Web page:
Talks on African free trade area start in December

September 16, 2016
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Economic Community Of West African States (ECOWAS) Head of Infrastructure Department Christian Appiah said all is set for the talks which will focus on dealing with opening of boundaries by dealing with tariff and non-tariff barriers/CFM NEWS
Economic Community Of West African States (ECOWAS) Head of Infrastructure Department Christian Appiah said all is set for the talks which will focus on dealing with opening of boundaries by dealing with tariff and non-tariff barriers/CFM NEWS

, NAIROBI, Kenya, Sep 16 – The eight regional trade blocs under the African Union (AU) will start negotiations in December this year that will see creation of a Continental Free Trade Area.

Economic Community Of West African States (ECOWAS) Head of Infrastructure Department Christian Appiah said all is set for the talks which will focus on dealing with opening of boundaries by dealing with tariff and non-tariff barriers.

He says on their part, ECOWAS is ready to trade with the East African Community since both blocs are strongly established.

“We have had several consultations with other regional blocs and at the African Union level, they recognize the regional economic communities that we have. At the moment each of these regional bloc is developing a strategy on how this continental collaboration is going to work,” Appiah told journalist at the Trade Mark East Africa offices in Nairobi on Friday.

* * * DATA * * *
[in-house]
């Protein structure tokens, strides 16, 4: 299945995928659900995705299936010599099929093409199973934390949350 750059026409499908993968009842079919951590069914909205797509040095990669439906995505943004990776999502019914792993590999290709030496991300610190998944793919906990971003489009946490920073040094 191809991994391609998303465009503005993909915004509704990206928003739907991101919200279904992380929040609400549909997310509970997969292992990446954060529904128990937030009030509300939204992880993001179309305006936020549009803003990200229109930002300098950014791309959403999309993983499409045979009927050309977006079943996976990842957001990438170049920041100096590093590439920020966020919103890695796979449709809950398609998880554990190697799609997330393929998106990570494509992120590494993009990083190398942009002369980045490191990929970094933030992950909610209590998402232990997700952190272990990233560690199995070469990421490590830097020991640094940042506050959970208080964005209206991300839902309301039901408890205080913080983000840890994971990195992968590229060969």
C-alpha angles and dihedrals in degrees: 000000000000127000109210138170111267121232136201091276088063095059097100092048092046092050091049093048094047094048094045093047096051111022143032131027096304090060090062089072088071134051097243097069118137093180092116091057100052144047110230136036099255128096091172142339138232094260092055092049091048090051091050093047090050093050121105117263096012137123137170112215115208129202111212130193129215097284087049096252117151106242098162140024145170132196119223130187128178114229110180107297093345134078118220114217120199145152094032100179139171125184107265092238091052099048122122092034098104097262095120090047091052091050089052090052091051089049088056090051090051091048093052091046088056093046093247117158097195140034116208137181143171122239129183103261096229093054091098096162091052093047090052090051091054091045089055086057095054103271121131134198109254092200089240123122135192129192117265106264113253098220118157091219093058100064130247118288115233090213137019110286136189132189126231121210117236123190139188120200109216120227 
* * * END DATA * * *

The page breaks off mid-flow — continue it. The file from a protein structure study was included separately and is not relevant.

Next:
Apart from EAC and ECOWAS, other African regional blocs under the AU include, Arab Maghreb Union (UMA), Common Market for Eastern and Southern Africa (COMESA) and the Economic Community of Central African States (ECCAS) and Intergovernmental Authority on Development (IGAD).

Others are the Southern African Development Community (SADC) as well as Community of Sahel-Saharan States (CEN-SAD).

The creation of a pan-African trade pact have been the centre of discussion for several AU summits with questions raising on how to actually implement free trade area considering the various tough policies among different member countries.

However according to Appiah, there is no need to postpone as everything must start somewhere and deal with the challenges that arise.

“I would say even for us being where we are with ECOWAS or EAC, it has been challenging. But over the years we have been able to do away with a lot of trade barriers which were largely about perceptions and lack of knowledge of the economic potential that existed,” he said.

Speaking on behalf of Trade Mark East Africa (TMEA), board member Patrick Obath noted the need to raise awareness among the revenue authorities as well as citizens on the benefit of opening up boundaries for trade.

“For example here in EAC we still have some revenue authorities which feel that removal of taxes eat into their total collections. But what we need to do is see how this can be made clear that it has a long term economic benefit of growing the economies within these regional blocs and not just about collecting huge taxes,” Obath said.

Intra-African trade currently stands at 12 percent of total trade, compared to 60 percent for Europe, 40 percent for North America, and 30 percent for (Association of Southeast Asian Nations) ASEAN, according to statistics cited by the World Trade Organisation (WTO).

The two were speaking after the completion of five-day tour by an ECOWAS delegation in Kenya, Tanzania and Uganda since Monday this week. The delegation included officials of the Customs and Infrastructure departments from the 15 countries under ECOWAS.

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